The CVAA also requires that Interconnected VoIP Providers contribute to the TRS (Telecommunications Relay Service) fund. The TRS fund is used to support communications services for persons with hearing or speech disabilities. More information about CVAA can be found here and here.   Information about the TRS fund can be found in the second paragraph of this link.

CALEA (Communications Assistance for Law Enforcement Act)

This requires that manufacturers with equipment or services that provide a customer with ability to originate, terminate, or direct communications be able to isolate and enable the government to intercept the wire or electronic communications, isolate and enable the government to access certain call identifying information reasonably available to the carrier, deliver intercepted communications and deliver call-identifying information to the government. This must only be done in response to a court order or other lawful authorization and in a manner that protects the privacy and security of communications and call identifying information which not authorized to be intercepted.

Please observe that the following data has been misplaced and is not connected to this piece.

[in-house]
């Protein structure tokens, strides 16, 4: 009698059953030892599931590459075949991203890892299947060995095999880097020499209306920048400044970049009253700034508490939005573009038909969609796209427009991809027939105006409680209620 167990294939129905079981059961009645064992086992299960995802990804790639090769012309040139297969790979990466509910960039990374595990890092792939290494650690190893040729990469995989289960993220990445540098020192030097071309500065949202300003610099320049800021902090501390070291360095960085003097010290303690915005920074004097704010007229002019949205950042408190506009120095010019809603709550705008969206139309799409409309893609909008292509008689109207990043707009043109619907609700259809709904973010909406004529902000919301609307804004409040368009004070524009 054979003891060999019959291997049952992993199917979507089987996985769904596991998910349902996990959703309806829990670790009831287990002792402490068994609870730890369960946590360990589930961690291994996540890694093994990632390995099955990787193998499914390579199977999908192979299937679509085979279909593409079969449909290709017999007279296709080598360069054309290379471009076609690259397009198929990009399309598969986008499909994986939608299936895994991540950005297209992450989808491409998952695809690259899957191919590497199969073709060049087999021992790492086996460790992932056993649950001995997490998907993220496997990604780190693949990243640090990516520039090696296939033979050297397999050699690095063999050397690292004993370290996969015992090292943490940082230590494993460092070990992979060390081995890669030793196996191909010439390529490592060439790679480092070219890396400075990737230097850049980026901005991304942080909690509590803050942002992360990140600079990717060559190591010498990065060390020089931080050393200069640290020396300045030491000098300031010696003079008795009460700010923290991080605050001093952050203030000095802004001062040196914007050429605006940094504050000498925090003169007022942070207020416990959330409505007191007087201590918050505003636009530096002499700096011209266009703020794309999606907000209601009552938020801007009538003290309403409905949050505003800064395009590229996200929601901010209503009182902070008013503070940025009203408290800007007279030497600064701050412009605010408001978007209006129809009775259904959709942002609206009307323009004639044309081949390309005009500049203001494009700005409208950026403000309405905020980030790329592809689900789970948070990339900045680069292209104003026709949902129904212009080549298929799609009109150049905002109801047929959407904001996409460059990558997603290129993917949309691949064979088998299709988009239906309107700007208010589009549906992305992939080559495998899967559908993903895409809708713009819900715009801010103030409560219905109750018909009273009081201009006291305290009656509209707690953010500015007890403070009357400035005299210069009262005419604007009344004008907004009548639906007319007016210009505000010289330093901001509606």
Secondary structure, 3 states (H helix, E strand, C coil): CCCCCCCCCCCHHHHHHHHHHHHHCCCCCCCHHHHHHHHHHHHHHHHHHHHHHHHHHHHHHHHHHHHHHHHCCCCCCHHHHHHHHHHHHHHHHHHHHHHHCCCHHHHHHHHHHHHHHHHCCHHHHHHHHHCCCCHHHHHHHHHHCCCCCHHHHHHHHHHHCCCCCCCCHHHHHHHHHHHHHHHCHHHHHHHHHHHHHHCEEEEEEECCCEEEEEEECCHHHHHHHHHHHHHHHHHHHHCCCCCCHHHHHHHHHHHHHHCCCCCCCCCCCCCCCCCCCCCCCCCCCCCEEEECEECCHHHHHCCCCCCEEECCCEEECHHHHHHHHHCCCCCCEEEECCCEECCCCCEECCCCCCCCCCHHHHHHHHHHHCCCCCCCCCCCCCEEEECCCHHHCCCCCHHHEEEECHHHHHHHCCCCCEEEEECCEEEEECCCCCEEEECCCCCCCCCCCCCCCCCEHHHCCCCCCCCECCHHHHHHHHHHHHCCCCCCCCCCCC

However, the act does not authorize any law enforcement agency or officer to require any specific design or system configuration to achieve this or allow them to prohibit the adoption of any equipment, service, or feature. The intercept requirement does not apply to information services and the carrier is not responsible for decrypting or ensuring the government’s ability to decrypt any communication encrypted by a customer, unless the encryption was provided by the carrier and the carrier possesses the information necessary to decrypt the communication. More about CALEA can be found here .

Domestic 214 license– If you provide interstate telecommunications services you automatically have this. The only time you need to file is if you plan to discontinue, reduce, or impair an existing domestic telecommunications service due to a merger or acquisition. This would result in a 214 discontinuance application. Information about the 214 can be found here.